What do you do if you like to trade but have a full-time job so maybe can only look at your shares and take action once a day?
How can you make sure you exit at a profit?
Some investors use what they call ‘trailing stop losses'. This means that as the share you've bought into rises, so does your stop loss. It keeps rising as the share goes up and means your profit should get locked in.
Some brokers are now offering to manage your trailing stop losses for you.
What does it mean?
Say you bought a share at 200p; you can set a trailing stop loss of say 20p. If the share goes to 180p, it gets sold and a loss taken. However if it goes up, the stop moves up 20p under the price.
For example the share goes to 260p, the stop is now 240p. If the share goes to 300p, the stop becomes 280p. So let's say the stock does go to 300p and then falls back to 280, the stock is sold for an 80p profit. In other words, your trailing stop takes a profit for you, removing the emotion out of any decision.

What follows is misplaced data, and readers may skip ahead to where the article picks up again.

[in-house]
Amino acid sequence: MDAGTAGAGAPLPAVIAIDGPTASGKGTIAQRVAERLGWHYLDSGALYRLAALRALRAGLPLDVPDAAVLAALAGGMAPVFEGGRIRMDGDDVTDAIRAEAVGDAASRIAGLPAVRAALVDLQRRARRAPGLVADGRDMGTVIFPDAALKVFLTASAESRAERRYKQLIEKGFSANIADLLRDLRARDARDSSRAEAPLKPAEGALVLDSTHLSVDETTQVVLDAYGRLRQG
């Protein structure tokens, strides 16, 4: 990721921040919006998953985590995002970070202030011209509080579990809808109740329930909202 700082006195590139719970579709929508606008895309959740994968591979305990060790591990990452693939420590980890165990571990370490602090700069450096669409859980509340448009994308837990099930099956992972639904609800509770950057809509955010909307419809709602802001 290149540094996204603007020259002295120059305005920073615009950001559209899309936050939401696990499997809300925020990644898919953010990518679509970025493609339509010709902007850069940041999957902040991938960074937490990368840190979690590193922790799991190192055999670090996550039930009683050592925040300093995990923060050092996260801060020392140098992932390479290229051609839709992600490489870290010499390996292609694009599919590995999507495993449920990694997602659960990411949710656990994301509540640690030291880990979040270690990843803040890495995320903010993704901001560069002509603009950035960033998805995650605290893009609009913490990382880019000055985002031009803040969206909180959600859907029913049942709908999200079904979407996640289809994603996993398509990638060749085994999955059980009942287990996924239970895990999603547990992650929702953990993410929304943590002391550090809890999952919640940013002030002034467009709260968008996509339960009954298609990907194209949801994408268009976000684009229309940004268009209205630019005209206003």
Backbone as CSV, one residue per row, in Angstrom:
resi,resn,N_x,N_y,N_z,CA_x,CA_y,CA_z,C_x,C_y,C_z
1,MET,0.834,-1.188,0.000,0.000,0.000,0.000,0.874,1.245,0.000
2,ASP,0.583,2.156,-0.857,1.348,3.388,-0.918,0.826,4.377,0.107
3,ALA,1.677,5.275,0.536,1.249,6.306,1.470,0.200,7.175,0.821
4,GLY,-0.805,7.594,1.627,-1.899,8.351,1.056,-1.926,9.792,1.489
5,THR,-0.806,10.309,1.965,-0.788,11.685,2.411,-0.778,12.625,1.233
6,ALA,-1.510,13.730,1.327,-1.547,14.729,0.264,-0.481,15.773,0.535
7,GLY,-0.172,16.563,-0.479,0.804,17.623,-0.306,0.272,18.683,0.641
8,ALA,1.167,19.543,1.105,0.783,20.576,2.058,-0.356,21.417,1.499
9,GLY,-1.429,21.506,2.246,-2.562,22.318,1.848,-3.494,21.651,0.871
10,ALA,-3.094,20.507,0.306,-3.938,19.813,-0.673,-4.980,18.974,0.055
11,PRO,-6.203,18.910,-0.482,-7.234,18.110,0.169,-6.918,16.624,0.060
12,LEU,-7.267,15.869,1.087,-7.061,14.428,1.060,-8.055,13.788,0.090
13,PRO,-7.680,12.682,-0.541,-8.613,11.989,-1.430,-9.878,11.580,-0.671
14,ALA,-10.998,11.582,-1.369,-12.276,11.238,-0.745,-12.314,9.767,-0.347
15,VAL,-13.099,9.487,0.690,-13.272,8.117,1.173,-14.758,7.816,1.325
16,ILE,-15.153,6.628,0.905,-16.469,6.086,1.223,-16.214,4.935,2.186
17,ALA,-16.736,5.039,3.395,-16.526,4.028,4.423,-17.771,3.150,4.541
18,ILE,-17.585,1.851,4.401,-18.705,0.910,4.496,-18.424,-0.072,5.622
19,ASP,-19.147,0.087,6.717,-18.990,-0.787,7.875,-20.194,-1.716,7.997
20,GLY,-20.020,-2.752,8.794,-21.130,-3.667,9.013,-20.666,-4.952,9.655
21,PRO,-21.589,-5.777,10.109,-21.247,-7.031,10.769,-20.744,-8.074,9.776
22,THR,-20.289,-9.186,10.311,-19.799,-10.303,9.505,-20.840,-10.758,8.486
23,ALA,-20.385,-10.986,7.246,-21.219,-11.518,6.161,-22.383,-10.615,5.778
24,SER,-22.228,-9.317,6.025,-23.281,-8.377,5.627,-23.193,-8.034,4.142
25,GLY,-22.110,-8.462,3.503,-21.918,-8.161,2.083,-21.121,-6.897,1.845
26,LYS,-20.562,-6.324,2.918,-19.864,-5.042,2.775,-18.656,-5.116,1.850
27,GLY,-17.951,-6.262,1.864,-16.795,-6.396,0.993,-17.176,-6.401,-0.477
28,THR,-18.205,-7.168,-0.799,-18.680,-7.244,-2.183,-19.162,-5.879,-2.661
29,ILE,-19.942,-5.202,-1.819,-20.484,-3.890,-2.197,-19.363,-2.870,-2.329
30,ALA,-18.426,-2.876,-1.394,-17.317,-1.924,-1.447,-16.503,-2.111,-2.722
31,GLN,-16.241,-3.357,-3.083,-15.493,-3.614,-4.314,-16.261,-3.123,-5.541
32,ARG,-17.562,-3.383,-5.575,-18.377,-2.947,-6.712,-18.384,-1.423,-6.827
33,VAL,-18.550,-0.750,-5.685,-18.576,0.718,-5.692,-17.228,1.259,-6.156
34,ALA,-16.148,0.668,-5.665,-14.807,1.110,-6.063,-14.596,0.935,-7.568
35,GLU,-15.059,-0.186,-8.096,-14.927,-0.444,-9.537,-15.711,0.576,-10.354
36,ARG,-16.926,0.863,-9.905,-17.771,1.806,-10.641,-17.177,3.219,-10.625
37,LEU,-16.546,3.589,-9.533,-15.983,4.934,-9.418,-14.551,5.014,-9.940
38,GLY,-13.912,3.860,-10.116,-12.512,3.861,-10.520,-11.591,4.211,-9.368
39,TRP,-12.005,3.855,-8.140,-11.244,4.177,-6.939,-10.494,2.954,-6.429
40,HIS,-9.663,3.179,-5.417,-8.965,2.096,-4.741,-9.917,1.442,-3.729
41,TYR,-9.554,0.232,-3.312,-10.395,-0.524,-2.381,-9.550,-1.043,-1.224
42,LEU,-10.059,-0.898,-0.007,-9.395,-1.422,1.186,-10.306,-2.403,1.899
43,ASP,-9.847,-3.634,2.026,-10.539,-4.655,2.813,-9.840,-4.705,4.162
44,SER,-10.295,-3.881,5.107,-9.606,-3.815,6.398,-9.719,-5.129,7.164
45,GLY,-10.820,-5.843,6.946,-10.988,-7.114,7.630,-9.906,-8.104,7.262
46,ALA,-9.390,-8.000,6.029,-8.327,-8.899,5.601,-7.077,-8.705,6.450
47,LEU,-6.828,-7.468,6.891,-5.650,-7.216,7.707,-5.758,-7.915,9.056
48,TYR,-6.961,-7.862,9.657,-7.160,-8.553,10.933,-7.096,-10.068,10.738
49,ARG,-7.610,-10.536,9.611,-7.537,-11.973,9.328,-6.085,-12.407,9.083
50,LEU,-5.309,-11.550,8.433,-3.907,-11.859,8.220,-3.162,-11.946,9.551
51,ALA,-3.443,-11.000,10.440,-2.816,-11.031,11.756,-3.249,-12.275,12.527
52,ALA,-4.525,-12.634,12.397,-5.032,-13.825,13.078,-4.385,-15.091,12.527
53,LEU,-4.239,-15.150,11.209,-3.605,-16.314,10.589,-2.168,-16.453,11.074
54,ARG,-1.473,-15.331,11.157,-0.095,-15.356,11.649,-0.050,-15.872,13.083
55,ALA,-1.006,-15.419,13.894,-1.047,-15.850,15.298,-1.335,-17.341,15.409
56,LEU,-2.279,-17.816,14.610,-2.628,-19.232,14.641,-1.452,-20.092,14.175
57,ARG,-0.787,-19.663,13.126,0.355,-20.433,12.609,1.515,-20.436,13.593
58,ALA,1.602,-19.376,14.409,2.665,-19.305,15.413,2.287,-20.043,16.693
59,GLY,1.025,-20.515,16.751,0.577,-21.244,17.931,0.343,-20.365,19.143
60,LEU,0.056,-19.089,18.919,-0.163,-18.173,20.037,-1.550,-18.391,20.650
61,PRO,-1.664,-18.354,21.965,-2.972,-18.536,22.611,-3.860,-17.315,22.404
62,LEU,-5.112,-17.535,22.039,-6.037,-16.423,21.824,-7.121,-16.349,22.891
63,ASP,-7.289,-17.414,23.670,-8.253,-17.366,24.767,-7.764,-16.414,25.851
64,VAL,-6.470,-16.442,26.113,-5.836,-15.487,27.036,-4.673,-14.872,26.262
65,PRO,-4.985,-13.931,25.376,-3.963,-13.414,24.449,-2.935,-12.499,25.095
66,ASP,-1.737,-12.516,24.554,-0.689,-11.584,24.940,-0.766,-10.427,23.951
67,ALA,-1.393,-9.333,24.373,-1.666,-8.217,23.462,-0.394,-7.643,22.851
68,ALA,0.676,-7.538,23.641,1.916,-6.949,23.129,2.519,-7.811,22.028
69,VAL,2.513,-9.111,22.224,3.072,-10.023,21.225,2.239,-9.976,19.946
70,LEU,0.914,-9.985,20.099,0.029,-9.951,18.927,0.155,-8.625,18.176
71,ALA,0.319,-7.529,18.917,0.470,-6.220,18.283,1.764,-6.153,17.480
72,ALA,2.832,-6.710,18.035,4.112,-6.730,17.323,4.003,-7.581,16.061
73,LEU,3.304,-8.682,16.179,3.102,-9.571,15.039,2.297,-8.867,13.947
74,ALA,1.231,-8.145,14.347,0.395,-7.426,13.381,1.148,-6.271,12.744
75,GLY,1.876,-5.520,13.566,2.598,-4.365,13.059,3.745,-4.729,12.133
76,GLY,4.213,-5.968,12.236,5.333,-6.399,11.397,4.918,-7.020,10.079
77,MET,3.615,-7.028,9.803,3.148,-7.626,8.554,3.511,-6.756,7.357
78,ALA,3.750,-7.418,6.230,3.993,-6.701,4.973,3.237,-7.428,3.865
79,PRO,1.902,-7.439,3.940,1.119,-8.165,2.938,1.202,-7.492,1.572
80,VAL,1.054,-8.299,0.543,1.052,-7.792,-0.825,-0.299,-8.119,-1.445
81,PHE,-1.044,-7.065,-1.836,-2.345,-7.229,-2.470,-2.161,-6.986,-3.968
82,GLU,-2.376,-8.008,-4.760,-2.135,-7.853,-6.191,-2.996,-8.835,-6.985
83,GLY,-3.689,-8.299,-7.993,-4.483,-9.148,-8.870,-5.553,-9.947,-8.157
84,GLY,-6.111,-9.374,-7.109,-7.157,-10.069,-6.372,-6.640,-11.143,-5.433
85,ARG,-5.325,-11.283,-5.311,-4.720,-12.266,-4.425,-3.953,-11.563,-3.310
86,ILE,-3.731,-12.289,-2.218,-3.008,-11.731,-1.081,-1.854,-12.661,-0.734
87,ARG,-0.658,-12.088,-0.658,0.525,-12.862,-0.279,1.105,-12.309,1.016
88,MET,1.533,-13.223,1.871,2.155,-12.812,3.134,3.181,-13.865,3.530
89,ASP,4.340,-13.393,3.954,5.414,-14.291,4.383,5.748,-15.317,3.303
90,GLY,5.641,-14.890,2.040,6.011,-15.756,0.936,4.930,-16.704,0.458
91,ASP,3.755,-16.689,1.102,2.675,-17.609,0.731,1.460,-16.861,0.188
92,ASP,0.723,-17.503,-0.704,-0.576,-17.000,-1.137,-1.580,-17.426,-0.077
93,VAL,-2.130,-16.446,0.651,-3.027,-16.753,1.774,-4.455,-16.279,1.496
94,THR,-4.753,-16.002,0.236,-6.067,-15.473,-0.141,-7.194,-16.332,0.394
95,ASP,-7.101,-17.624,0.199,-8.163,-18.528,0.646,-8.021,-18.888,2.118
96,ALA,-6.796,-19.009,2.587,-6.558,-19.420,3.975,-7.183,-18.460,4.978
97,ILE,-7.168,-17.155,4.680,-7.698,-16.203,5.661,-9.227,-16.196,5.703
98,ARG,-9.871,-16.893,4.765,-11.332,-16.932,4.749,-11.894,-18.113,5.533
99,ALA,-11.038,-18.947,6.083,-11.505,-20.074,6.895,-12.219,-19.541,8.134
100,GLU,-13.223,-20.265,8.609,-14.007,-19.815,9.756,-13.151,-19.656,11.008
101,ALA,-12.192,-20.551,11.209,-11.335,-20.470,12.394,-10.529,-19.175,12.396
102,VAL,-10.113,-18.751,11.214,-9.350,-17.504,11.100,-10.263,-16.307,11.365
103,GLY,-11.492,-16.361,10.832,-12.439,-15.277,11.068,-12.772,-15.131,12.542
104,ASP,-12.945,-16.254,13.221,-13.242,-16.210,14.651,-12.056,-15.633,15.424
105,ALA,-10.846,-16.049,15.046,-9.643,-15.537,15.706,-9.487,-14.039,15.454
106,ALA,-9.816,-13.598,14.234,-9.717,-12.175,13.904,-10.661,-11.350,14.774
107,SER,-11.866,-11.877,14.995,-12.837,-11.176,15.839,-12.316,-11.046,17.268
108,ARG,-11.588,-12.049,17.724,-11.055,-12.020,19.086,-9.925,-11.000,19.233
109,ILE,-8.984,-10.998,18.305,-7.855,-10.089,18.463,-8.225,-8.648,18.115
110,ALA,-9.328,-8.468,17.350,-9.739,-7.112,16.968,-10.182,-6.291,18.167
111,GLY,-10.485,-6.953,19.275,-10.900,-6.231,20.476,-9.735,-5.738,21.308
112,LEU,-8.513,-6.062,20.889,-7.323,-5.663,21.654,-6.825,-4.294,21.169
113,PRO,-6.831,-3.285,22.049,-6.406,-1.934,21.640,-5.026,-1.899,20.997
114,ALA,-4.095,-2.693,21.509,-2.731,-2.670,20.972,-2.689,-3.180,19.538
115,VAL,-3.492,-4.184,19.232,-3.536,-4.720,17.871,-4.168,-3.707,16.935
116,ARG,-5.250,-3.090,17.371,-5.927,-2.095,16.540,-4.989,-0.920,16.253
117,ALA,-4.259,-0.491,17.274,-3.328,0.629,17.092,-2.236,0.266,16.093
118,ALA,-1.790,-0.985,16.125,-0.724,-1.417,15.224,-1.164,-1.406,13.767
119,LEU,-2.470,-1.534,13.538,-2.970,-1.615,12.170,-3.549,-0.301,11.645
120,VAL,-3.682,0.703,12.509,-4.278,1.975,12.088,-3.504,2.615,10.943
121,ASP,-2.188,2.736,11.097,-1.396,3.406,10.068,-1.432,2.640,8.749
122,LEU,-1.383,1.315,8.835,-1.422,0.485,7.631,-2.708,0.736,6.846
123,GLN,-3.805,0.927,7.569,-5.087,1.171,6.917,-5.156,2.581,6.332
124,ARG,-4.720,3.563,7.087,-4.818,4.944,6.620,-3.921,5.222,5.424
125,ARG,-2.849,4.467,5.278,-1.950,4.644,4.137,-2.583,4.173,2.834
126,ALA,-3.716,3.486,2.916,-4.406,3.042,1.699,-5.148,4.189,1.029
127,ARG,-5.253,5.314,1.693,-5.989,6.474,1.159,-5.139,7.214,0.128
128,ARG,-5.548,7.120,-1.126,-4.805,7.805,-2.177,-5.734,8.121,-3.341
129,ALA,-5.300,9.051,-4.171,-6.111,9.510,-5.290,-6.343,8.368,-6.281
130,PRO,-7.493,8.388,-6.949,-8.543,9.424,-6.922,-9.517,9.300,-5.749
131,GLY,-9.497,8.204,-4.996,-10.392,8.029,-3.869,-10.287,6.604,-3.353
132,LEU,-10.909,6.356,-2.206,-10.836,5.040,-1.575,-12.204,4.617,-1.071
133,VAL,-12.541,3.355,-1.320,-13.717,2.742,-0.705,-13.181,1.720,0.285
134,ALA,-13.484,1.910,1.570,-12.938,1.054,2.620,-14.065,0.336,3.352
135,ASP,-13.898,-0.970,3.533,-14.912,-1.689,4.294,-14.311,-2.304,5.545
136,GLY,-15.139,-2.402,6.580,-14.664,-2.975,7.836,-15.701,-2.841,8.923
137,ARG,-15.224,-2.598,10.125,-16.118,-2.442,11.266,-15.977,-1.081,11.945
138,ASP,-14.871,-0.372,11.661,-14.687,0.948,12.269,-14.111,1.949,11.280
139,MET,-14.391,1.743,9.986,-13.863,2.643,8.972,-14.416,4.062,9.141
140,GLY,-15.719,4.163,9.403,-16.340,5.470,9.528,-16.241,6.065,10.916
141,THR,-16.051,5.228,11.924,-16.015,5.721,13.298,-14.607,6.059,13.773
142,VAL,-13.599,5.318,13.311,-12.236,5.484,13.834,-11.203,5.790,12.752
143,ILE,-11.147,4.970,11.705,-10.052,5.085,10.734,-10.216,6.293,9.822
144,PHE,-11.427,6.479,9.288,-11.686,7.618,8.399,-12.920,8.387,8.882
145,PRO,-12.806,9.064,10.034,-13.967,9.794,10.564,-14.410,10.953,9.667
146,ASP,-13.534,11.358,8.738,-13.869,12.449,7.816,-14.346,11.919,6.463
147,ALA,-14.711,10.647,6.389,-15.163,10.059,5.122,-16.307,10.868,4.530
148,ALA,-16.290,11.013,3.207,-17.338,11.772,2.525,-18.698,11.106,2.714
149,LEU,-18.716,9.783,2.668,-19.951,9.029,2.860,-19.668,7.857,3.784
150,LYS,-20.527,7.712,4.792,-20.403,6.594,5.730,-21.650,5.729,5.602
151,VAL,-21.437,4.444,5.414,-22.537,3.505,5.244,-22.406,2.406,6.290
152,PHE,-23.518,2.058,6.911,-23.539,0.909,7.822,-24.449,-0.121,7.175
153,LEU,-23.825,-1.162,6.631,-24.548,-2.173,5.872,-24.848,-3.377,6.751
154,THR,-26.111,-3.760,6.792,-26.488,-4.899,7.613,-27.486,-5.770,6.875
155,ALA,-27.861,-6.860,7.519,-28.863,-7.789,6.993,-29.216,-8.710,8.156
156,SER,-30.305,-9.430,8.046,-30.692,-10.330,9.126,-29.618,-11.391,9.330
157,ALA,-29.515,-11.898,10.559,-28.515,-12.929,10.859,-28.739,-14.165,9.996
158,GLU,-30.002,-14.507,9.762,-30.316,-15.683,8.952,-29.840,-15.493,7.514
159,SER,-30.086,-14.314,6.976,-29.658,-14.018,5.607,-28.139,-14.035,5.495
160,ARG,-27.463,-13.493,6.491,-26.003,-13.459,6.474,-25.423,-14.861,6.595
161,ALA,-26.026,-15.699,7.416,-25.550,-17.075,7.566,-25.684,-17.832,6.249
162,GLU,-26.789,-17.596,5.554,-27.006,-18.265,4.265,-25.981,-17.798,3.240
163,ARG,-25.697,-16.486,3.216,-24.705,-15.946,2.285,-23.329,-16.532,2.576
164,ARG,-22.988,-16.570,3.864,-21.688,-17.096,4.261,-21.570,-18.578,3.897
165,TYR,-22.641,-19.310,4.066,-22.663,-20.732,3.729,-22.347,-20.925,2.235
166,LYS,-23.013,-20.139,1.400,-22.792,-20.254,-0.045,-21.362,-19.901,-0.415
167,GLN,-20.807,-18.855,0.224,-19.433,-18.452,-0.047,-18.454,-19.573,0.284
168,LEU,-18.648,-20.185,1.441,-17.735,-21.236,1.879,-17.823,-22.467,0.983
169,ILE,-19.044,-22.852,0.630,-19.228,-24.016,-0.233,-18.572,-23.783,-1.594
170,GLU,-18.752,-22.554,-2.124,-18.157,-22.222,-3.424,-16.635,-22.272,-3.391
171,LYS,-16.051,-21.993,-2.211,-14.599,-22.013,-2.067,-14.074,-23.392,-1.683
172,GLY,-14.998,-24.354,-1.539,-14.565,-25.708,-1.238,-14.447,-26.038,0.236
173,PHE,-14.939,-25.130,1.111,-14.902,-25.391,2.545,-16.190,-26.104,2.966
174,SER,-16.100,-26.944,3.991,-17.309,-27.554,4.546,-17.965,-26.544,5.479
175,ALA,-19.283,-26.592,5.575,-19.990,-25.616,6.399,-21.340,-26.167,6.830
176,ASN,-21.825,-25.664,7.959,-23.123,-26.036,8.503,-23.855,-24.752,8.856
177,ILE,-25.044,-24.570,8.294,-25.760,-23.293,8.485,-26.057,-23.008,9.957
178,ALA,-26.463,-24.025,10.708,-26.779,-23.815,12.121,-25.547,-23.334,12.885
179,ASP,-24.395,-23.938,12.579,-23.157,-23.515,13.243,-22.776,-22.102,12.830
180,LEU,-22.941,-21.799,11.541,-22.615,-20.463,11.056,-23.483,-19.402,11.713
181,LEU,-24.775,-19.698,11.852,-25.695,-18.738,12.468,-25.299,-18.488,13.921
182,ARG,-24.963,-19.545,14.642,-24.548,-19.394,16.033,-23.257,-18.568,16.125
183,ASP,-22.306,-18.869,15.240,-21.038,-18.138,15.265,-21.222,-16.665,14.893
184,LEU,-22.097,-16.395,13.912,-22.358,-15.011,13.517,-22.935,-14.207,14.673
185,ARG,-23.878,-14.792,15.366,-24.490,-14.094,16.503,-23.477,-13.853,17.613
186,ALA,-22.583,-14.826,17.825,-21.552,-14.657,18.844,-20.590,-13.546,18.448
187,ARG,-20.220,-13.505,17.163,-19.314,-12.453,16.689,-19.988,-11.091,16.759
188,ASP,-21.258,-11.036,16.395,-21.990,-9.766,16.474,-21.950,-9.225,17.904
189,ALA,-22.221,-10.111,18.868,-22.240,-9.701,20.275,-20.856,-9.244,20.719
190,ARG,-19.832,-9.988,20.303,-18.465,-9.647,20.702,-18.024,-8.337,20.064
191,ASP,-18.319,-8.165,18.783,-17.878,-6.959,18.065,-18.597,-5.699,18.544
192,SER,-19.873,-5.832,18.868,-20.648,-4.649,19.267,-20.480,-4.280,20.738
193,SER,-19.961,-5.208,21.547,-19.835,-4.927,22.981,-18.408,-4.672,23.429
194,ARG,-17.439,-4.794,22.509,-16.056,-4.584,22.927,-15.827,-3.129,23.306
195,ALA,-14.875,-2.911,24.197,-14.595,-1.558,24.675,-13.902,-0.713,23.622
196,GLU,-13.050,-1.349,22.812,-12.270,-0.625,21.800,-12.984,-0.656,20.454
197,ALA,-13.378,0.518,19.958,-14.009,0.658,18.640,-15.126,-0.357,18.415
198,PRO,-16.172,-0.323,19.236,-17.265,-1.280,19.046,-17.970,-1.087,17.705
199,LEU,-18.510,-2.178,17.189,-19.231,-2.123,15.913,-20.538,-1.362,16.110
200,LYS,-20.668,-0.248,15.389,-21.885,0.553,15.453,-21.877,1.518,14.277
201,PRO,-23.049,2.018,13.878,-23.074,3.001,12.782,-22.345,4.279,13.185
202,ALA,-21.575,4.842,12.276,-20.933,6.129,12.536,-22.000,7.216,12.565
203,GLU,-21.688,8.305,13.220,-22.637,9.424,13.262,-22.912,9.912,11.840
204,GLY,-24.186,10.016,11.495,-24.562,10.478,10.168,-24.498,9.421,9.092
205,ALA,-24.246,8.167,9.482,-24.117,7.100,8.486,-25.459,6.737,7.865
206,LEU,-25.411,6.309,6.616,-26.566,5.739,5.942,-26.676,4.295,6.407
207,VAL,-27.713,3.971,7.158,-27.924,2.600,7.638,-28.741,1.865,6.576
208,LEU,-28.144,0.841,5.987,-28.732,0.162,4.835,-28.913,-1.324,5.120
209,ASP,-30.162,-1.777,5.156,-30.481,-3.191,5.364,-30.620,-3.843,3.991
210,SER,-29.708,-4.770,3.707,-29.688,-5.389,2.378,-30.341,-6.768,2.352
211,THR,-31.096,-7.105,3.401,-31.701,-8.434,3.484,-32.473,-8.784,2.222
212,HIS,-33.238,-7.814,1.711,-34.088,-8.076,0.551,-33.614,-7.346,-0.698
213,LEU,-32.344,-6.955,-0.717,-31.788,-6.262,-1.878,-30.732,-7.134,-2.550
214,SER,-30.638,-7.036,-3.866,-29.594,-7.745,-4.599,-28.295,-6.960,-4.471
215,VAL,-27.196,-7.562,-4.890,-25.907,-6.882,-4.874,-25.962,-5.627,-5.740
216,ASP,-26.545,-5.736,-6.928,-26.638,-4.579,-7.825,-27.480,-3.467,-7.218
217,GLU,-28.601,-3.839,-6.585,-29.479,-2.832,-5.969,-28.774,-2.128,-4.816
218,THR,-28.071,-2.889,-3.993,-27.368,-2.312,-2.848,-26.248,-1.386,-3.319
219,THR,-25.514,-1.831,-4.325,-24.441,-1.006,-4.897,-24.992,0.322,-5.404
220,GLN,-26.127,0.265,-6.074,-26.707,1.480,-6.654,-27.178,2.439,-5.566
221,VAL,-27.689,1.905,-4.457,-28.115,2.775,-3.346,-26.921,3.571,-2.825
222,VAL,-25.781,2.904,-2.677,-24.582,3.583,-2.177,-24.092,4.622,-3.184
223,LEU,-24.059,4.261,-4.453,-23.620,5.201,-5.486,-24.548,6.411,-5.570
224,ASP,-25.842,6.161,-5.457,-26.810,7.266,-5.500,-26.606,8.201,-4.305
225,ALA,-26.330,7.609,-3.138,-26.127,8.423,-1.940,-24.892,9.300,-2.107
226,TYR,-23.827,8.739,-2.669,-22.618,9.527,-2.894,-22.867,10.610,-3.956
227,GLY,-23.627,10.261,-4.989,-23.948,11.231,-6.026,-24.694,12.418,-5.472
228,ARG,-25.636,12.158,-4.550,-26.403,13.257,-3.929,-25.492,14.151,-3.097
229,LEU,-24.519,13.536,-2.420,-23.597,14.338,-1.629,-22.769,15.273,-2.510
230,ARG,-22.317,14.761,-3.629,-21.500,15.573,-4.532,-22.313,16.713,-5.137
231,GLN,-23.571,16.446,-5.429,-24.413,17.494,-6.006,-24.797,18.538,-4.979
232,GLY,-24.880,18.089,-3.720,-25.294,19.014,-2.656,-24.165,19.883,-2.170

I think this is a marvellous idea especially for newer investors or those who can't be at a screen all day watching prices.
The broker will try and sell your shares once it hits your stop ensuring a profit is taken. In the end it's down to experience - and trial and error. Some brokers (Barclays certainly does) have demos of trailing stops on their websites so you can try it out.
As we head for August we seem to have avoided any massive market crash (so far!). August isn't such a bad month for shares.
One thing to look for is companies actually reporting in August. There aren't many but if you find one that produces a strong statement, you often find the share price responds very well on smaller volumes.
Also it is worth looking at companies reporting in early September - sometimes August is a good time to get in, in the run up to the results.